South Carolina's public school system remains hobbled by inequality and routinely graduates students with a high school diploma but little preparation for college or a career, according to the state's new school report card data.
The new report cards available at screportcards.com show that, in the last school year:
- Fewer than half of South Carolina students met their state grade-level standards in English or math
- Fewer than half of students learning English as a second or other language made adequate progress toward proficiency
- Three out of 10 high school graduates in the class of 2018 — nearly 15,000 students — were not prepared for either college or a career
- Fifteen percent of parents surveyed said their child did not feel safe at school
The statistics were grimmer in high-poverty schools, segregated minority schools, and in entire rural districts across the state, where in many cases fewer than half of high school diploma-earners were ready for college or a career, as measured by the ACT and Ready to Work tests. And the new report cards don't include job- and career-readiness scores of high schoolers who drop out.
State Education Superintendent Molly Spearman said she hopes administrators at schools with low ratings “take an honest look at it."
"I hope we won’t become defensive but we’ll use it as a road map for the areas we really need to work on and admit we can’t do it by ourselves," Spearman said.
The report cards echo a familiar story, as documented in The Post and Courier's recent investigative series, Minimally Adequate. The series detailed how South Carolina schools have trailed the nation for decades while the Legislature has made few efforts to overhaul the state's education system since the 1980s. In the wake of the series, Gov. Henry McMaster and some high-ranking state lawmakers have said education will be at the top of the agenda when the next legislative session begins in January.
In a change that could help address huge disparities among elementary and middle schools, student improvement now is as important on the report cards as overall performance. The schools get ratings for overall student progress and for those who score in the bottom 20 percent, both of which factor heavily into the overall ratings.
This change will force schools to pay more attention to struggling students, said Michelle Simmons, executive director of elementary schools for the Charleston County School District.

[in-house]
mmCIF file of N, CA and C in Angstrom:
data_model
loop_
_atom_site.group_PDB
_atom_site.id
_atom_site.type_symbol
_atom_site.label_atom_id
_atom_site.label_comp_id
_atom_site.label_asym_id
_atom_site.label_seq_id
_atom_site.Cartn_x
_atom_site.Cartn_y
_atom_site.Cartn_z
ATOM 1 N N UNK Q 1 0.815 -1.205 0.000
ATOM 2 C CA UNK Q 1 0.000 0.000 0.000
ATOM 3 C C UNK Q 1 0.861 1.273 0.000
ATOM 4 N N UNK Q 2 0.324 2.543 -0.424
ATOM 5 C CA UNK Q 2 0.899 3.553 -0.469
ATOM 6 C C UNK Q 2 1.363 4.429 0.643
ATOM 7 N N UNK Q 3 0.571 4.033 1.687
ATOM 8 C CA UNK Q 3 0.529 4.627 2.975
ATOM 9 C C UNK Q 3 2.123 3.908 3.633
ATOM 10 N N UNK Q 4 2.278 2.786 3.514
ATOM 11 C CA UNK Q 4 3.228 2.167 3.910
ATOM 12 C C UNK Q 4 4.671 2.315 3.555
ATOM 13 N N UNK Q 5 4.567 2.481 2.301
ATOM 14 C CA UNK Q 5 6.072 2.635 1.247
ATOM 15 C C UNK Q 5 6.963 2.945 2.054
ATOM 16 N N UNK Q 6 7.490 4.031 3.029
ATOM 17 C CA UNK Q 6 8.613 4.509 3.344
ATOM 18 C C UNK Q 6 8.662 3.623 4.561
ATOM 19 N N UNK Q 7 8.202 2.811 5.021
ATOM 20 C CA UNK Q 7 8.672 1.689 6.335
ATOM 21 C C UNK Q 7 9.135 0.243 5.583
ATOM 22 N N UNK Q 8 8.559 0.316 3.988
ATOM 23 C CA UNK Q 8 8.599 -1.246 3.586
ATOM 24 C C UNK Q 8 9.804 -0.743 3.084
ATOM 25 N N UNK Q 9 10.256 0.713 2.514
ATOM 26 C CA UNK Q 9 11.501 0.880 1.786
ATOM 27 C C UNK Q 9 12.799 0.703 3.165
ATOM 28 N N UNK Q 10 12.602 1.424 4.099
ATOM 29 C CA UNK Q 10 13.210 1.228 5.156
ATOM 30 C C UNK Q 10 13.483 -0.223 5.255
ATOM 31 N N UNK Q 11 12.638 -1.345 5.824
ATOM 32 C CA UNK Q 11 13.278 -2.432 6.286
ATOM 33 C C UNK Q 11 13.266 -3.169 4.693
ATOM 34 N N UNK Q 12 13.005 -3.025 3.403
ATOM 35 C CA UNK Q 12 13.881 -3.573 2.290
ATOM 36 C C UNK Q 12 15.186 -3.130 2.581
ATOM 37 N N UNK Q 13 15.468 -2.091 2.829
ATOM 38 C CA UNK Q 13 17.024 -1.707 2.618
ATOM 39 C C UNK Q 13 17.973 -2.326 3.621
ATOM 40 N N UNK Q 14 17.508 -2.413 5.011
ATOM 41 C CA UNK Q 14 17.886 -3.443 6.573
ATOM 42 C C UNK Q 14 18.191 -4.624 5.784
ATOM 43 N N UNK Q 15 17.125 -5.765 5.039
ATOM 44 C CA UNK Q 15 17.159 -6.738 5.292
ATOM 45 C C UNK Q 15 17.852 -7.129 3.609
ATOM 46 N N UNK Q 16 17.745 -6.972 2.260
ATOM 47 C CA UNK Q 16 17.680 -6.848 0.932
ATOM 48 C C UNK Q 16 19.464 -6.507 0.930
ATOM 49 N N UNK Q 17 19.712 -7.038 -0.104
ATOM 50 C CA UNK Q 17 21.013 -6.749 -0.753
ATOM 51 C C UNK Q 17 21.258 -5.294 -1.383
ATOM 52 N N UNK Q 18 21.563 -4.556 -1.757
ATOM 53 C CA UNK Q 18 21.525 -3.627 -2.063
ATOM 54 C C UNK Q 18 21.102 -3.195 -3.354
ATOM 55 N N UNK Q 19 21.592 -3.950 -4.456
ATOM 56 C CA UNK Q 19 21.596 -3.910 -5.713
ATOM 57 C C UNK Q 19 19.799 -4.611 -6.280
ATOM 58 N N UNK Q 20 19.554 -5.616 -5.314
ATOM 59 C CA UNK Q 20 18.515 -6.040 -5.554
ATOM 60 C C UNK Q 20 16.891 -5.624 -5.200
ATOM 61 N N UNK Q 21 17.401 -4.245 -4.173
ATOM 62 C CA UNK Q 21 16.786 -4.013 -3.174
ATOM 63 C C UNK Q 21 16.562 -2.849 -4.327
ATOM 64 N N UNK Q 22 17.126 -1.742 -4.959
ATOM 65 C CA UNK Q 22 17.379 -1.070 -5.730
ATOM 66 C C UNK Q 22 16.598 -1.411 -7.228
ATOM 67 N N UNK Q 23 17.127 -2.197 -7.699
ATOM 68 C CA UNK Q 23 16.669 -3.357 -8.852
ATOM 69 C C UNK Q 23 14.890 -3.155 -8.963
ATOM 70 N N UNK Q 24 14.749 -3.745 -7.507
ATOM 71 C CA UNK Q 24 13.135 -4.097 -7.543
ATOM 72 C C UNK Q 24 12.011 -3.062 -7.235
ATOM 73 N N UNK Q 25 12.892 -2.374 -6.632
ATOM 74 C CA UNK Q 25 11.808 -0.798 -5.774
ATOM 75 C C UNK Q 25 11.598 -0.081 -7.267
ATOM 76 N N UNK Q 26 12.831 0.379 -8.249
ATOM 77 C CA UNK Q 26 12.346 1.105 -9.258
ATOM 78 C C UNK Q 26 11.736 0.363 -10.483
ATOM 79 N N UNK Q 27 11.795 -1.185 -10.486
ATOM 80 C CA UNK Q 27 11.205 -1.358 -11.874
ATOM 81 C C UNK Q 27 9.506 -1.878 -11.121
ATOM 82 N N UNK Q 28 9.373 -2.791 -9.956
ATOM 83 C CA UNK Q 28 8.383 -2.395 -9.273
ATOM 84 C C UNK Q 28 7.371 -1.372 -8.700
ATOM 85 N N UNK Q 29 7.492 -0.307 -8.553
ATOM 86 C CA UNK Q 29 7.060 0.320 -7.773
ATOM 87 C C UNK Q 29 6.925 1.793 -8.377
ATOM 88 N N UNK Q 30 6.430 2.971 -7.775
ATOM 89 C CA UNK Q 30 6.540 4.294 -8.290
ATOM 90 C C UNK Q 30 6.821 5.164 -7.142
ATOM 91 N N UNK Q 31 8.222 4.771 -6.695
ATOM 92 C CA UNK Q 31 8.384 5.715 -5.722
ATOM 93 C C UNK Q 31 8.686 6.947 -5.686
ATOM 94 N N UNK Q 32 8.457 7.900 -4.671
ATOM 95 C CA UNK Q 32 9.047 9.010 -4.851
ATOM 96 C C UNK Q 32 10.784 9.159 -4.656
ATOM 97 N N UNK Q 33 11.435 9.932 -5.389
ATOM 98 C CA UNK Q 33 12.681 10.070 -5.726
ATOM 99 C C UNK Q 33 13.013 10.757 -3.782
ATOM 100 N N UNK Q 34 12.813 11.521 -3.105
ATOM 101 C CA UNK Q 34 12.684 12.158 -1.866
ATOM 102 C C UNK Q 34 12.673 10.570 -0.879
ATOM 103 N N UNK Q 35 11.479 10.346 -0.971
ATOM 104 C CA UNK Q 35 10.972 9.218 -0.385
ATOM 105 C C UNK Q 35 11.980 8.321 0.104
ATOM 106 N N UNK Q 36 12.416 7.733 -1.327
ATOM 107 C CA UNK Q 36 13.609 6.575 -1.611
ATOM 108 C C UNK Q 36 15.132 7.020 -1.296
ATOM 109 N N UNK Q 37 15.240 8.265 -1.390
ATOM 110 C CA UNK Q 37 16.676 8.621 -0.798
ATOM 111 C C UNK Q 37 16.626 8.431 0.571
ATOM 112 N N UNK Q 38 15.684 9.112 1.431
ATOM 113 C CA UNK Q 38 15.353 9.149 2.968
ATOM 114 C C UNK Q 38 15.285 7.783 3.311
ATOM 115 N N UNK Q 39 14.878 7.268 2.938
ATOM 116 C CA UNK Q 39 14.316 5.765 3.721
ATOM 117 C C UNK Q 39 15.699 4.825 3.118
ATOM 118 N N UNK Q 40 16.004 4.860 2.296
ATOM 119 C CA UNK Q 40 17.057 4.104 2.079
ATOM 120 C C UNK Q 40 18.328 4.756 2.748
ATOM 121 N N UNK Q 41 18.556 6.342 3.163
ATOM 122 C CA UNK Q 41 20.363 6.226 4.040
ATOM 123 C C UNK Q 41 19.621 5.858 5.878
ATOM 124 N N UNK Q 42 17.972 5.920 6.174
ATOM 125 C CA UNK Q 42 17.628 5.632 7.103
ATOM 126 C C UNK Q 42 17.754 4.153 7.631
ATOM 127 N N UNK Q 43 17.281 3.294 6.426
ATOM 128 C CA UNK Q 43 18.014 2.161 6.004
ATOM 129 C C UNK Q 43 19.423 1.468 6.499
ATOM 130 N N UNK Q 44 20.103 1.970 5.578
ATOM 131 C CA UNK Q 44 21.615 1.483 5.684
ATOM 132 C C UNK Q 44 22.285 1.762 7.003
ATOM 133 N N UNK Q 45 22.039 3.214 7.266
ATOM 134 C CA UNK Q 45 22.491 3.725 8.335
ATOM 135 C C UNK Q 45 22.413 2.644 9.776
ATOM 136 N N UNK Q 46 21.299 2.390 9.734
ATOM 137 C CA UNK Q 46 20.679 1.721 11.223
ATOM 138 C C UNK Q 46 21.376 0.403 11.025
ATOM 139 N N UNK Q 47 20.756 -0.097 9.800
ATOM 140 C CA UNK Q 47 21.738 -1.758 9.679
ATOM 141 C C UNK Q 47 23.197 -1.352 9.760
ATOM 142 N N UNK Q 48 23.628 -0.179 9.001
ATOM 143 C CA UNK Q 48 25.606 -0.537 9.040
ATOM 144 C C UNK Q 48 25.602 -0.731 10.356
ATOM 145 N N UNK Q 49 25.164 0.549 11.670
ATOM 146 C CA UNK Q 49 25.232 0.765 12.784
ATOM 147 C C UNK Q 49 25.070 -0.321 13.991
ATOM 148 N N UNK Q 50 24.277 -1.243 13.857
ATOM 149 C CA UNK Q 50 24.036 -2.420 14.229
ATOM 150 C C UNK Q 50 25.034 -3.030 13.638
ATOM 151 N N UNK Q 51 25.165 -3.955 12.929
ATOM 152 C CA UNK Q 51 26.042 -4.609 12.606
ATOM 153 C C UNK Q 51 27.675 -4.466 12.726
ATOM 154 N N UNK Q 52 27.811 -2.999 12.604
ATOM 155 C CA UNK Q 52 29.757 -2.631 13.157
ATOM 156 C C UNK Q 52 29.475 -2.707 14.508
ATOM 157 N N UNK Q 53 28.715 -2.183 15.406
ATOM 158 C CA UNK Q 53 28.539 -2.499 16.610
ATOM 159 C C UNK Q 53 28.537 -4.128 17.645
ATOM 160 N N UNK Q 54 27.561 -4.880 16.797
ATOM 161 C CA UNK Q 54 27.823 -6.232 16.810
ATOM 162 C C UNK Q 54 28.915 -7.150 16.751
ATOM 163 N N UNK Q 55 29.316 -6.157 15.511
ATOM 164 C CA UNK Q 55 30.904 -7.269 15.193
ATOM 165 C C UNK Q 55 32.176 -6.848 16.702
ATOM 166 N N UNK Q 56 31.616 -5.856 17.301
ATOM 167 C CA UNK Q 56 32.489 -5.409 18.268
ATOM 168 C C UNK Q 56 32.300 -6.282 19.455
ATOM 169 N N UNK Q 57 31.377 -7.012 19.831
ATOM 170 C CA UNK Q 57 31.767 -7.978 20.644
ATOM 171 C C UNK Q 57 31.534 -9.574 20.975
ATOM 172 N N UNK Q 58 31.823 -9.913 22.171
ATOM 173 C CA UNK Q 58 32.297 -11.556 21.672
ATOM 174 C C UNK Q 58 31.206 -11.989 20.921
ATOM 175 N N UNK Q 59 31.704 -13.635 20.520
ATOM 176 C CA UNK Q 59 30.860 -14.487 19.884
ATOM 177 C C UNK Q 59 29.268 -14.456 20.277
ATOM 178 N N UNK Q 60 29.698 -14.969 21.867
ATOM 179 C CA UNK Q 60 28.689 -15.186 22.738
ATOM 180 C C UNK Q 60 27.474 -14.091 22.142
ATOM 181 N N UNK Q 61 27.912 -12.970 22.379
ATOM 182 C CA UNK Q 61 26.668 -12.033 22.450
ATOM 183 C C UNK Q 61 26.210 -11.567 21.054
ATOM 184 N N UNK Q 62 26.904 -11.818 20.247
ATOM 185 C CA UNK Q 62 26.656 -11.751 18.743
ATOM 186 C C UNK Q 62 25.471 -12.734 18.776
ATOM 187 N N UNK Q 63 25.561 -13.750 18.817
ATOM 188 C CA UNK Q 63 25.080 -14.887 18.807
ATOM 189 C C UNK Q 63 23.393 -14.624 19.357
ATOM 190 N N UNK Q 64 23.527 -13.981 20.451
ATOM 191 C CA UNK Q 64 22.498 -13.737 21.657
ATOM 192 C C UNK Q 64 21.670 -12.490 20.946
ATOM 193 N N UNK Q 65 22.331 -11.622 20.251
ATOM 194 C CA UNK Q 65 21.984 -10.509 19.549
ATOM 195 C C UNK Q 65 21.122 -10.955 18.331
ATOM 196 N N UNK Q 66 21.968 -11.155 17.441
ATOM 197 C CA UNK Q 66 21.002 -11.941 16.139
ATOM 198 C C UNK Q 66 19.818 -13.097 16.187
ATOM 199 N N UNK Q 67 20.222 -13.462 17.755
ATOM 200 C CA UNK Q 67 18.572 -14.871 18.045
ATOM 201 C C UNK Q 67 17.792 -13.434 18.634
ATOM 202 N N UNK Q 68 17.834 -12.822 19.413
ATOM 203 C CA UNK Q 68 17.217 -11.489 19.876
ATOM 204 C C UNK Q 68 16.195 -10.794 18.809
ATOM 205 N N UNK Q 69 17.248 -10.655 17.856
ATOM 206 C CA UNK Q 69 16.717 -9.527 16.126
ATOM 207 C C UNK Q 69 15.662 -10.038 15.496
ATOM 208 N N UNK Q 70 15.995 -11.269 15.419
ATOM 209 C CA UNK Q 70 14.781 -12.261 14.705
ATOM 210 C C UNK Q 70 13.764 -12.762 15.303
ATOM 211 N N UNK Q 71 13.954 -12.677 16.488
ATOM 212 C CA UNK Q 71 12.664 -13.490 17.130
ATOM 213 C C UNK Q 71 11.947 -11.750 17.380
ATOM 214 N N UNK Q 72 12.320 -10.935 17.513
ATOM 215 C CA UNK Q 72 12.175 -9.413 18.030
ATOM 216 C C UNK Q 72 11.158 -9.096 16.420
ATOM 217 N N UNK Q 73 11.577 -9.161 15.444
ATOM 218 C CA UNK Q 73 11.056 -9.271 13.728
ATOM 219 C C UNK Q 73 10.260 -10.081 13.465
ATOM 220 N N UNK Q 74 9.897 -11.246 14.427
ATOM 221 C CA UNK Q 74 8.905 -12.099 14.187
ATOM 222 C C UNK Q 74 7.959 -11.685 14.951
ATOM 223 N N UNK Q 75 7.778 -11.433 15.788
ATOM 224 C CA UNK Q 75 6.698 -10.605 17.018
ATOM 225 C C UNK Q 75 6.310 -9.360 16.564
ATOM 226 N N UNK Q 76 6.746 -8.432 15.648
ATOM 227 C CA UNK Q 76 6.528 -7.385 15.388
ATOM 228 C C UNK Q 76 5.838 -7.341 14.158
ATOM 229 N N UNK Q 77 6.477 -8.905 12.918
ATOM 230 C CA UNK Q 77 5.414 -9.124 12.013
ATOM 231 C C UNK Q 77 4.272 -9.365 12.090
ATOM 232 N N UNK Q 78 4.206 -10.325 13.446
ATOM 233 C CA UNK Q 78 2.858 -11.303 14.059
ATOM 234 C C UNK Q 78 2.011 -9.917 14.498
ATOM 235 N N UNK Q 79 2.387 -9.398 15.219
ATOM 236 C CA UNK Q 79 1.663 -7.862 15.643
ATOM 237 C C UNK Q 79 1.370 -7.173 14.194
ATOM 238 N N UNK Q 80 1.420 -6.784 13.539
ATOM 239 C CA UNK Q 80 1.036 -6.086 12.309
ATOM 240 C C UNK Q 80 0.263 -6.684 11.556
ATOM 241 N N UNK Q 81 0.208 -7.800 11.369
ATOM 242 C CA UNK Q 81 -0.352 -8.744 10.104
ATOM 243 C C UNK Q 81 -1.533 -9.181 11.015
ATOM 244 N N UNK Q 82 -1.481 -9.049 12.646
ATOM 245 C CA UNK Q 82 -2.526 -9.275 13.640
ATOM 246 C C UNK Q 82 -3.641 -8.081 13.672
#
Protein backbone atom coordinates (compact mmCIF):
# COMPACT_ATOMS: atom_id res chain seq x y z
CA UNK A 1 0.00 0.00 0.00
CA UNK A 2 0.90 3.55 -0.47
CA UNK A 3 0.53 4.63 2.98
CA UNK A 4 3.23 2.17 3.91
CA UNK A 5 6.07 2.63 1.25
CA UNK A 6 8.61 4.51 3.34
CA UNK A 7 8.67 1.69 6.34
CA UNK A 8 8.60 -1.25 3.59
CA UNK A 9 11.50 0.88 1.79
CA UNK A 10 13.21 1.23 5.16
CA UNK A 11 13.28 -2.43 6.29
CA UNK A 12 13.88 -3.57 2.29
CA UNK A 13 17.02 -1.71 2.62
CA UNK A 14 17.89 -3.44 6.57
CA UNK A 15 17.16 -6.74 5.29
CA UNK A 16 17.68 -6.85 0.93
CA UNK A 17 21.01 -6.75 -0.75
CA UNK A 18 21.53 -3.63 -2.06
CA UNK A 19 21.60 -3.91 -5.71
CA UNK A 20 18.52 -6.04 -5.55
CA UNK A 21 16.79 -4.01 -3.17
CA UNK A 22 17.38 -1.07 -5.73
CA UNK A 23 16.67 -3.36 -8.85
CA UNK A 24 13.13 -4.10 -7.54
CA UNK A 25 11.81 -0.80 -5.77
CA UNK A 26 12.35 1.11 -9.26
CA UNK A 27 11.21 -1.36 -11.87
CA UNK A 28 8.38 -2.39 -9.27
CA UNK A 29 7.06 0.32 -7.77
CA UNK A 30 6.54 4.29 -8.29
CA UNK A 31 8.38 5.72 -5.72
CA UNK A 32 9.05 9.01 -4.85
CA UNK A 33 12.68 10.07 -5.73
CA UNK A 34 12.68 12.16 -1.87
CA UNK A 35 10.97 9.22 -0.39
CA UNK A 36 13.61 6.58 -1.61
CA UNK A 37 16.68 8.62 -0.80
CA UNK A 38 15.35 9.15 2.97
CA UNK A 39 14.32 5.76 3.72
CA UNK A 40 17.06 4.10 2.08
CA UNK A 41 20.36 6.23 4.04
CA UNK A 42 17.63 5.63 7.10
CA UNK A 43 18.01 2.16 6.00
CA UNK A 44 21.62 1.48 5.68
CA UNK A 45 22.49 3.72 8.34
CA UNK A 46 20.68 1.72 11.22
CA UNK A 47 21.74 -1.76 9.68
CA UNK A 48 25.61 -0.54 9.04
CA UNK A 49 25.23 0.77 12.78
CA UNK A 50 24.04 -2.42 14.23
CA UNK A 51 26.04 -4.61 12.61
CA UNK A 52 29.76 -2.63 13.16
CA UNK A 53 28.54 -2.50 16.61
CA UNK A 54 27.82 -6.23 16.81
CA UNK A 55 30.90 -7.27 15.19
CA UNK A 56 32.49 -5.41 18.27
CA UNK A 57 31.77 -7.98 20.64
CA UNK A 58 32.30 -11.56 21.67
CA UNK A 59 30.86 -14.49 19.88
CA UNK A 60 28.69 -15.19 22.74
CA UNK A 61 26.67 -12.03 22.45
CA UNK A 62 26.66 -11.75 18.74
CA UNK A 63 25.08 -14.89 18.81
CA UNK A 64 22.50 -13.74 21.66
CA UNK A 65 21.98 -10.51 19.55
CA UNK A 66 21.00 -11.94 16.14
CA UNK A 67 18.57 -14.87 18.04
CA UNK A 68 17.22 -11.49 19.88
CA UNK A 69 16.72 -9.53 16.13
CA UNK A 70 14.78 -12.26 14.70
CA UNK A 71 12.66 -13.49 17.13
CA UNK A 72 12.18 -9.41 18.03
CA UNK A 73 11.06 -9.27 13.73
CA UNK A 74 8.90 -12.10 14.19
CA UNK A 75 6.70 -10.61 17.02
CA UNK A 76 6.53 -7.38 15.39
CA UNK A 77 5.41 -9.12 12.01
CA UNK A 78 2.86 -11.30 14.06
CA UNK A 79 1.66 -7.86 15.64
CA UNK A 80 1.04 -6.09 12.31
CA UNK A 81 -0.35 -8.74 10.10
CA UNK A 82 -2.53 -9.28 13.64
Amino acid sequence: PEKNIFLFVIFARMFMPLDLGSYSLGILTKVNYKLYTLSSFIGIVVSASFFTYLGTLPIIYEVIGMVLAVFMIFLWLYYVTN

"They cannot be ignored," she said.
Over time, the new emphasis could help reduce huge disparities among schools by pushing educators to focus more on low-performing students, even within academic powerhouses.
"Closing the achievement gap is a priority, and these indicators draw attention to that work," Simmons added.
It also means that schools with greater challenges, such as intense poverty, can come out looking better. Take St. James-Santee Elementary in rural McClellanville, where only 9 percent of students met or exceeded English language expectations. Overall, however, the school earned an "Average" rating largely because its students made "excellent" progress.
"They can grow kids and get credit for that," Simmons said.
That credit, in turn, will draw attention to schools doing especially well with struggling students.
"That's a relatively good way of understanding what we need to do more of," said John Read, CEO of the Tricounty Cradle to Career Collaborative. "What's happening in that school that's different?"
However, Read and others worry that the report cards don't do enough to highlight demographic factors that play heavily into test scores.
"You're getting the results of poverty and the results of everything that poverty creates in a kid's life," said Don Gordon, executive director of The Riley Institute, a public policy think tank at Furman University. "I see people looking at these (report cards), and there's going to be a false narrative. They will look at it as if it's the school's fault."
But Gregory McCord, superintendent of the high-poverty Marlboro County School District, said schools simply need to use the report cards as motivation to work hard for all children.
"Our efforts will be increased in every avenue," McCord said. "I like knowing we have a mark to shoot for."
Meanwhile, some components of the new report card and ranking system are riddled with inaccurate data and apparent self-contradictions, leaving some school district leaders and advocates questioning the state's ability to diagnose its own problems.
The state delayed releasing the report cards for two weeks after Spearman raised questions about the accuracy of survey data provided by the Georgia-based contractor AdvancED. Charleston-area school district leaders also complained that the report cards' measures for progress were misleading, questioned the methodology for labeling certain schools "Unsatisfactory," and disputed the report cards' claims about how many teachers were working without the proper state certification.
The new report card and accountability system was four years in the making. But in Dorchester County School District 2, spokeswoman Pat Raynor said Thursday that the report card appeared "hurriedly released with last-minute revisions and unresolved issues."
State Board of Education member Jon Butzon believes the reality in South Carolina schools is even worse than the picture portrayed by the report card data.
"There are schools that got 62 points out of 100 and got rated 'Excellent,'" Butzon said. "The average person looks at that and says, 'Well, that doesn’t make any sense.' And it doesn’t make any sense, because we’ve jimmied the system to make it look better for the system than to give us an honest appraisal of how our schools are doing."
Seanna Adcox contributed to this report.